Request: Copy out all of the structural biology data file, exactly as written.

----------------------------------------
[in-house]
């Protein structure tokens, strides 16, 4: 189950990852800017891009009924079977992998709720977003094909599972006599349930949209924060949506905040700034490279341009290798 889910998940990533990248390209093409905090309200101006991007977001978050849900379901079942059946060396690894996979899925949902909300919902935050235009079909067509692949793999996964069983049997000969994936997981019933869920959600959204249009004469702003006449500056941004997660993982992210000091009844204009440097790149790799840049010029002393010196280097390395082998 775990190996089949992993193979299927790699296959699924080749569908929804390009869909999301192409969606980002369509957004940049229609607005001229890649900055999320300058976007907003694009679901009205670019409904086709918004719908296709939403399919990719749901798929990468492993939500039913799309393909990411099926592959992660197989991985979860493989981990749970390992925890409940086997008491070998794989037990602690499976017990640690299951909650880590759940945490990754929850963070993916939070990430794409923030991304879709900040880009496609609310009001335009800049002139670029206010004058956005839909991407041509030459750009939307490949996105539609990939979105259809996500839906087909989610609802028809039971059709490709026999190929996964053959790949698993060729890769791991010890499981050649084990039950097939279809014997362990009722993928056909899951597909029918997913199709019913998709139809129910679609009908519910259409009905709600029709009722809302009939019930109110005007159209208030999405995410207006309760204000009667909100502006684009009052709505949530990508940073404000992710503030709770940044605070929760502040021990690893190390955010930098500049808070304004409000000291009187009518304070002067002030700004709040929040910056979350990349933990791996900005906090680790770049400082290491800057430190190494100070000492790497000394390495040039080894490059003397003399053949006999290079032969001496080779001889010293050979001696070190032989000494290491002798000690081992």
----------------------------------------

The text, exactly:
[in-house]
């Protein structure tokens, strides 16, 4: 189950990852800017891009009924079977992998709720977003094909599972006599349930949209924060949506905040700034490279341009290798 889910998940990533990248390209093409905090309200101006991007977001978050849900379901079942059946060396690894996979899925949902909300919902935050235009079909067509692949793999996964069983049997000969994936997981019933869920959600959204249009004469702003006449500056941004997660993982992210000091009844204009440097790149790799840049010029002393010196280097390395082998 775990190996089949992993193979299927790699296959699924080749569908929804390009869909999301192409969606980002369509957004940049229609607005001229890649900055999320300058976007907003694009679901009205670019409904086709918004719908296709939403399919990719749901798929990468492993939500039913799309393909990411099926592959992660197989991985979860493989981990749970390992925890409940086997008491070998794989037990602690499976017990640690299951909650880590759940945490990754929850963070993916939070990430794409923030991304879709900040880009496609609310009001335009800049002139670029206010004058956005839909991407041509030459750009939307490949996105539609990939979105259809996500839906087909989610609802028809039971059709490709026999190929996964053959790949698993060729890769791991010890499981050649084990039950097939279809014997362990009722993928056909899951597909029918997913199709019913998709139809129910679609009908519910259409009905709600029709009722809302009939019930109110005007159209208030999405995410207006309760204000009667909100502006684009009052709505949530990508940073404000992710503030709770940044605070929760502040021990690893190390955010930098500049808070304004409000000291009187009518304070002067002030700004709040929040910056979350990349933990791996900005906090680790770049400082290491800057430190190494100070000492790497000394390495040039080894490059003397003399053949006999290079032969001496080779001889010293050979001696070190032989000494290491002798000690081992």